In his weekly address over the weekend, President Obama made a straightforward vow, intended to set families' minds at ease: the Affordable Care Act is "here to stay." His confidence is understandable, since the King v. Burwell case was effectively the anti-healthcare forces' last real shot to undermine the law and take benefits from millions.
But, skeptics might say, what about 2017? What about the not-at-all-fanciful possibility that, a year and a half from now, Americans will have elected a Republican president to work with a Republican Congress? It stands to reason that a GOP-dominated federal government might get to work dismantling the current American health care system.
Democrats believe the law is "here to stay," however, because of the legislative process -- Senate Dems would obviously filibuster any attempt to start taking benefits away from families. Unless GOP senators had 60 votes -- an unlikely scenario -- a Republican repeal plan would fail.
Unless, that is, Republicans change the rules. Bloomberg Politics reported late last week:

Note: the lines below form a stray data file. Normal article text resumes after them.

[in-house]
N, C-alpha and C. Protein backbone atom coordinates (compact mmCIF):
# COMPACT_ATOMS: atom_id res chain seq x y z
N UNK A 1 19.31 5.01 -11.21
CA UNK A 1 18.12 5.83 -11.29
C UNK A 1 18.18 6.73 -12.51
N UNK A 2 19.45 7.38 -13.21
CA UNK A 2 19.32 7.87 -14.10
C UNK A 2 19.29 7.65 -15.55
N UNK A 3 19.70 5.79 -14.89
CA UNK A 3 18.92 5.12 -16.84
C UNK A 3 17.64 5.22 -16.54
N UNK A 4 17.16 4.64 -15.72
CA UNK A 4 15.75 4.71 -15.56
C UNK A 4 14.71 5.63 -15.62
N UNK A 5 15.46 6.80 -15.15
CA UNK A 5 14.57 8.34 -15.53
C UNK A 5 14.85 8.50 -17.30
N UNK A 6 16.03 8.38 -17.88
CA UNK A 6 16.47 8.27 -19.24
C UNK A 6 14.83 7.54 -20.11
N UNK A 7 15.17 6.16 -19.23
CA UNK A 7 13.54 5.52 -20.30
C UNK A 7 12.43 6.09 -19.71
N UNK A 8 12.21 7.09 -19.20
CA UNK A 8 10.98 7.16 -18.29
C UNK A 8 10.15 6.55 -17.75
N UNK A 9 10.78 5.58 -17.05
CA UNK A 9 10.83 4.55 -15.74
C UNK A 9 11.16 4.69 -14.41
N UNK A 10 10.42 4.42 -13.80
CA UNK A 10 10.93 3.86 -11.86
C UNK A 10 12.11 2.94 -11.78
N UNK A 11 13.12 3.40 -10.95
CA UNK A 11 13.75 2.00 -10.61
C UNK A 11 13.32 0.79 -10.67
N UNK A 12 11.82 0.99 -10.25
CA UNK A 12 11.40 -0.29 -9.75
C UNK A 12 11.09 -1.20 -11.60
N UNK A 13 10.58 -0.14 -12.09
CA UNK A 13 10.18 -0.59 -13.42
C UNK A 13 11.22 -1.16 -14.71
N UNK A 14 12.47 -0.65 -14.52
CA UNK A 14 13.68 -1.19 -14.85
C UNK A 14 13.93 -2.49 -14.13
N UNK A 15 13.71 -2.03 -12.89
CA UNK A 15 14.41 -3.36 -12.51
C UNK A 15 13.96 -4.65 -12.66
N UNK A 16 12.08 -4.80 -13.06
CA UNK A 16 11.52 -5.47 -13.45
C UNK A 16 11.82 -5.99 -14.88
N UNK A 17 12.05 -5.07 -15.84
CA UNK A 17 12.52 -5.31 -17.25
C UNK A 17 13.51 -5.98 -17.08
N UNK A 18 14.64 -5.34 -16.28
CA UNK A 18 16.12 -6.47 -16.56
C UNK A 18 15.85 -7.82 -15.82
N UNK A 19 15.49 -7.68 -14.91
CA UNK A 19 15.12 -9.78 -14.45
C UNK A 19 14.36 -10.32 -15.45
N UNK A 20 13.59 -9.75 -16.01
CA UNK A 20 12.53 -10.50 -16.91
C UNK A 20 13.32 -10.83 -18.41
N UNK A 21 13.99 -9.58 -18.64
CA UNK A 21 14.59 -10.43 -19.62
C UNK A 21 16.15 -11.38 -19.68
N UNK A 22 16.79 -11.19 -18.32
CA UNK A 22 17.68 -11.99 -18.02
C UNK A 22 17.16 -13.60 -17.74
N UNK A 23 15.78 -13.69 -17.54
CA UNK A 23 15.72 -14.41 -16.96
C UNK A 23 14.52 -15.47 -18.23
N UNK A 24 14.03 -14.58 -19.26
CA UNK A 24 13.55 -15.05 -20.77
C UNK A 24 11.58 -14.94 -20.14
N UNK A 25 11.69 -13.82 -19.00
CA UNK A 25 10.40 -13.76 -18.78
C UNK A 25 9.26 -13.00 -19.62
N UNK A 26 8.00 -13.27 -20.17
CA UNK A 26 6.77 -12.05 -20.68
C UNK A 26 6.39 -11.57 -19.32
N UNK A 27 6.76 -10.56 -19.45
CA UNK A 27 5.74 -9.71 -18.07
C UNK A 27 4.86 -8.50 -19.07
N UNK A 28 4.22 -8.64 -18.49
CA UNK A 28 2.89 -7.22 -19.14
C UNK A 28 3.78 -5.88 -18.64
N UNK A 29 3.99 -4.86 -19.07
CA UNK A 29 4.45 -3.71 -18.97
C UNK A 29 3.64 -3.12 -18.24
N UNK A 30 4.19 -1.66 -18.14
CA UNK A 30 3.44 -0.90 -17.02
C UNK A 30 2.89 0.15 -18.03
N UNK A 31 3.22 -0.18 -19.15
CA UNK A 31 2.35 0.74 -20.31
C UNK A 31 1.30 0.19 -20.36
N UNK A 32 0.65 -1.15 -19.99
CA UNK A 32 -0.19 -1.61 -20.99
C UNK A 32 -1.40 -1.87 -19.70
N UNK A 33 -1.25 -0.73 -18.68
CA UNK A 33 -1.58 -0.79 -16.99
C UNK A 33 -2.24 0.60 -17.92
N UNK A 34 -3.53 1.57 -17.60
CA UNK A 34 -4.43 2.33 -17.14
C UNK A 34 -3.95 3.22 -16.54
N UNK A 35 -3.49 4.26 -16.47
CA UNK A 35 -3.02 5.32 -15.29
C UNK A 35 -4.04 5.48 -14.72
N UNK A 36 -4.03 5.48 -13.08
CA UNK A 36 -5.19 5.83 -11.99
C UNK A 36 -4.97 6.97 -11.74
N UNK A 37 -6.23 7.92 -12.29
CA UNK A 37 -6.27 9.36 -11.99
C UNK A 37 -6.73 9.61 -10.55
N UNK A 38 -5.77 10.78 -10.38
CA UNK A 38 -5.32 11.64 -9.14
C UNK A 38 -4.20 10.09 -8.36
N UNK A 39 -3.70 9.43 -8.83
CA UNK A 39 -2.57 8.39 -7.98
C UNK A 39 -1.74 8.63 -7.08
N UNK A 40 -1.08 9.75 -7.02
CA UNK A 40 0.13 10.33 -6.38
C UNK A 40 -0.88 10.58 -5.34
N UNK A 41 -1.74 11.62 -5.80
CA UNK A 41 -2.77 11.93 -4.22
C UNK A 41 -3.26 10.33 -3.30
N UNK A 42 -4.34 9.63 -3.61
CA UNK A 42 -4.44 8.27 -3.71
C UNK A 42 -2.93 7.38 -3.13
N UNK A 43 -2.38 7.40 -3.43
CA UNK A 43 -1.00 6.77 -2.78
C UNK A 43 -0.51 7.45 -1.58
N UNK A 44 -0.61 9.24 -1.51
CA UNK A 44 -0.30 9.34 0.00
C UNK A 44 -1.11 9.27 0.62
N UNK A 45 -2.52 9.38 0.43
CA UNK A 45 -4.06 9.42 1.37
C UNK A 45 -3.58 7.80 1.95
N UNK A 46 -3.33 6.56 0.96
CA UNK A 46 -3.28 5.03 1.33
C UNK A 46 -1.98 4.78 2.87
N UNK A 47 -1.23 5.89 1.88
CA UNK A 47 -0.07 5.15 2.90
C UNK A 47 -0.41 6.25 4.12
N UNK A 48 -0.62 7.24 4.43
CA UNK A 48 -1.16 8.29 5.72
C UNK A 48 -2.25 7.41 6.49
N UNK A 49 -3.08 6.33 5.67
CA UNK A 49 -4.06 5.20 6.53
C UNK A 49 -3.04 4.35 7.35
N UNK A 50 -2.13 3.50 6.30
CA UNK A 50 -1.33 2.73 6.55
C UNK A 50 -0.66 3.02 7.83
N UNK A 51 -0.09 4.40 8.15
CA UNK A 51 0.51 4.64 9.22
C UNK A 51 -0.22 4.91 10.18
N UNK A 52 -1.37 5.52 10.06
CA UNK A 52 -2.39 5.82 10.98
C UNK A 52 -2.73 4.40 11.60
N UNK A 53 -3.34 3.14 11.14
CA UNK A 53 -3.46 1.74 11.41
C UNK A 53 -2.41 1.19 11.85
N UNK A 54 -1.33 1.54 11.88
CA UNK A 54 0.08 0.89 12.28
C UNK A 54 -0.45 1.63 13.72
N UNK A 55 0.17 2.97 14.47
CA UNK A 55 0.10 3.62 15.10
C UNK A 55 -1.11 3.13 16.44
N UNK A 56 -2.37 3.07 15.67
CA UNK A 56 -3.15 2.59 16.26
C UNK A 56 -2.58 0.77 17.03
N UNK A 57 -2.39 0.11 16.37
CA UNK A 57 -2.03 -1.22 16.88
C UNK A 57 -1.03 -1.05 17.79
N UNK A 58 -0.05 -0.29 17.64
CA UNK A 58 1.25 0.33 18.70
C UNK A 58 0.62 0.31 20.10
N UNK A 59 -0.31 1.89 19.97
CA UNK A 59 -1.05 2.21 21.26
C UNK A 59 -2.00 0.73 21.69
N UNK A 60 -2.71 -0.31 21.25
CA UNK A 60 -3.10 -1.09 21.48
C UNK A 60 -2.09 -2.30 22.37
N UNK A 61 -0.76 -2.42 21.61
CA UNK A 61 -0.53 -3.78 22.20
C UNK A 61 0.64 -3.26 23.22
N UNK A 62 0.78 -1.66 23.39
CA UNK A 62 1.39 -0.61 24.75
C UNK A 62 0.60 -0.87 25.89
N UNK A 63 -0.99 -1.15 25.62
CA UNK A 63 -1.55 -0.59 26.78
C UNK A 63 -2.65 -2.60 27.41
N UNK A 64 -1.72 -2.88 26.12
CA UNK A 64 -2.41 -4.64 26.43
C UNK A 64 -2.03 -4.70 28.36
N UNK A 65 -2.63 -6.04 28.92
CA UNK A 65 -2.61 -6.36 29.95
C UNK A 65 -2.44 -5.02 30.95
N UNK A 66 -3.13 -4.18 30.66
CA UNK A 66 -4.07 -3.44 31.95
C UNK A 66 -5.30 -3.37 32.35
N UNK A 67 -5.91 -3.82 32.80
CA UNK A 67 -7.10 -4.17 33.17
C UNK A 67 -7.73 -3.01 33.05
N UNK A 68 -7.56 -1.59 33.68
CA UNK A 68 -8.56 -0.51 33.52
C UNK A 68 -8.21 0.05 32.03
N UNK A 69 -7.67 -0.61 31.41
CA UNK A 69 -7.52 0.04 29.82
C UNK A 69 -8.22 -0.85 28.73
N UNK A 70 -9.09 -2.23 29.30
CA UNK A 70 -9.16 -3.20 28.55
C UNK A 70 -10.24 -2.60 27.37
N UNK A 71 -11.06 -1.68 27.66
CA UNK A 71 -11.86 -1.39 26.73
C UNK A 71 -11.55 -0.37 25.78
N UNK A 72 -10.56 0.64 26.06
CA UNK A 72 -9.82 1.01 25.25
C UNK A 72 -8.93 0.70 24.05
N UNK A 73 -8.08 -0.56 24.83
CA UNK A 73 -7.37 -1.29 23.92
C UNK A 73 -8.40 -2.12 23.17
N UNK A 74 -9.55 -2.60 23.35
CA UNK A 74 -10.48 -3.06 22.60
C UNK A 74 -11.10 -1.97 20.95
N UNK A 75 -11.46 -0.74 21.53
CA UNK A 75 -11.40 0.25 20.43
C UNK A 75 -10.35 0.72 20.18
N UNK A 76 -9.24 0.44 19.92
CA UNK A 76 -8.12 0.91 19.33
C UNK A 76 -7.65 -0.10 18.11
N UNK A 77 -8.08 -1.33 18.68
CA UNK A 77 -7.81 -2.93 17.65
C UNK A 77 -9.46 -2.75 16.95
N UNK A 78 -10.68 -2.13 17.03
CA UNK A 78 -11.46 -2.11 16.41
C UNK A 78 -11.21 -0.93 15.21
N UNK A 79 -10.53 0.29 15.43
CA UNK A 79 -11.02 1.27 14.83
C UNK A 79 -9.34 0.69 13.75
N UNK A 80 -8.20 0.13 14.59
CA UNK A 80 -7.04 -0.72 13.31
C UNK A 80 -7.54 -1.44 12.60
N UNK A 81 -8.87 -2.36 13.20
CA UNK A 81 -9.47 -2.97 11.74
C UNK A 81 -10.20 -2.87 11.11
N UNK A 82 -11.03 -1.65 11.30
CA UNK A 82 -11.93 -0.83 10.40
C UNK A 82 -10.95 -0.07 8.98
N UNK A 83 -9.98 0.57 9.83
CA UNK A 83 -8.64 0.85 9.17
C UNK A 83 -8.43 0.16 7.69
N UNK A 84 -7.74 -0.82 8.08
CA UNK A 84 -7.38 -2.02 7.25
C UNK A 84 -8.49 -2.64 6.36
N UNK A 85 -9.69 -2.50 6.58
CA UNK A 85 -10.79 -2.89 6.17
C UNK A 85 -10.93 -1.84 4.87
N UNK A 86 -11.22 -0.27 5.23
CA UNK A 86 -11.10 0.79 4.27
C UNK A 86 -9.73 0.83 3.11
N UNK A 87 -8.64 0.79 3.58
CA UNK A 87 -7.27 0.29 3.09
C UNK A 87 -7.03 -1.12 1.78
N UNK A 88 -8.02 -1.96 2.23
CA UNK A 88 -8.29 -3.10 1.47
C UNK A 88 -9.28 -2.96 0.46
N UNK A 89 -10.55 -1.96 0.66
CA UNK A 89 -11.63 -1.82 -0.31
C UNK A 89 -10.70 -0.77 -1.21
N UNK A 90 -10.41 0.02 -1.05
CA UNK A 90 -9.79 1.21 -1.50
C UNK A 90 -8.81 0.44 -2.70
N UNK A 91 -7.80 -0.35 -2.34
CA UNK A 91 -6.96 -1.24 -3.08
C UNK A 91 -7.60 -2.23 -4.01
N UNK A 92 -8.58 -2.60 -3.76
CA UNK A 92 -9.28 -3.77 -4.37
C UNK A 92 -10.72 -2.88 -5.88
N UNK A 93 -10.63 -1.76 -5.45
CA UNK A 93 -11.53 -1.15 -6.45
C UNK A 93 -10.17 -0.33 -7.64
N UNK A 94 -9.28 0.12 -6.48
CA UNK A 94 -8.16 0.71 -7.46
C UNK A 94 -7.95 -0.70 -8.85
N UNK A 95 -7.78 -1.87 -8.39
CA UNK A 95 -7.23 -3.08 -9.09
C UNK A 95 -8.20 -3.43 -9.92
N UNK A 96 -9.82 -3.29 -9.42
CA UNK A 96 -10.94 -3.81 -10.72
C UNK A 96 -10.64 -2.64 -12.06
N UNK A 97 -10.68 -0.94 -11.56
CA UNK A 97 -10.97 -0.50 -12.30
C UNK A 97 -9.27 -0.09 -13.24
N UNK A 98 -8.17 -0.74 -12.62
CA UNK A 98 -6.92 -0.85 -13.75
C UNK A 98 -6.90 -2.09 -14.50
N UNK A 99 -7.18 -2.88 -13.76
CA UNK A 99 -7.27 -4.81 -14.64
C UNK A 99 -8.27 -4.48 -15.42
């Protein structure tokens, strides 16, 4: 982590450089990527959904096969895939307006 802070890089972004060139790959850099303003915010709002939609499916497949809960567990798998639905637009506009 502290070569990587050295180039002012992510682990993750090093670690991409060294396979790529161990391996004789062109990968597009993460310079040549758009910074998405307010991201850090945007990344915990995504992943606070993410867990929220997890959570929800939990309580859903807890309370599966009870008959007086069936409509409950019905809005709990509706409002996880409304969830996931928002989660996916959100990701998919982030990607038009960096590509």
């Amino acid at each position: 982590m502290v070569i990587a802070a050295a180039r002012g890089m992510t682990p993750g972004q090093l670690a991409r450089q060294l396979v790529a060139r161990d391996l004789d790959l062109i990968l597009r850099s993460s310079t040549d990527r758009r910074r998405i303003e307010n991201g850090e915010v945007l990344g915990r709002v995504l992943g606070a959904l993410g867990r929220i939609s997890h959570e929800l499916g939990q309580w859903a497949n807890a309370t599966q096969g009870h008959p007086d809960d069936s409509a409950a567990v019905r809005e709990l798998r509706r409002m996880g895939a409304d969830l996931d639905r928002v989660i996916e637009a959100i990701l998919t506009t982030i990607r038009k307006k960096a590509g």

Republican presidential candidate Jeb Bush said Friday he's open to eliminating the Senate's 60-vote threshold if it helps Congress repeal Obamacare and enact "free-market oriented" health care reforms. Appearing on Hugh Hewitt's radio show, the former Florida governor was asked if he'd support invoking the "Reid rule" -- also known as the "nuclear option" -- to nix the legislative filibuster to replace the Affordable Care Act.
In fairness, the Florida Republican didn't explicitly endorse this path, but when pressed on the strategy, Bush told Hewitt, "I might consider that." He added that if the GOP plan is strong enough, "then I would certainly consider that."
The Washington Examiner reported over the weekend that Gov. Scott Walker (R) was even more enthusiastic about the strategy. Asked if he'd call for the end of legislative filibusters in order to "repeal Obamacare," the Wisconsin Republican replied, "Yes. Absolutely."
Of course, no matter what happens in next year's elections, neither Bush nor Walker would actually be a member of the Senate Republican caucus, so it really wouldn't be up to them to decide whether to do away with the filibuster altogether. It stands to reason that many GOP senators would question the value of such a plan, realizing that majorities come and go.
But the broader point is nevertheless important. For some Republican leaders, there should apparently be two governing standards: one for Democrats, which is arduous, and one for the GOP, which is easier and more straightforward.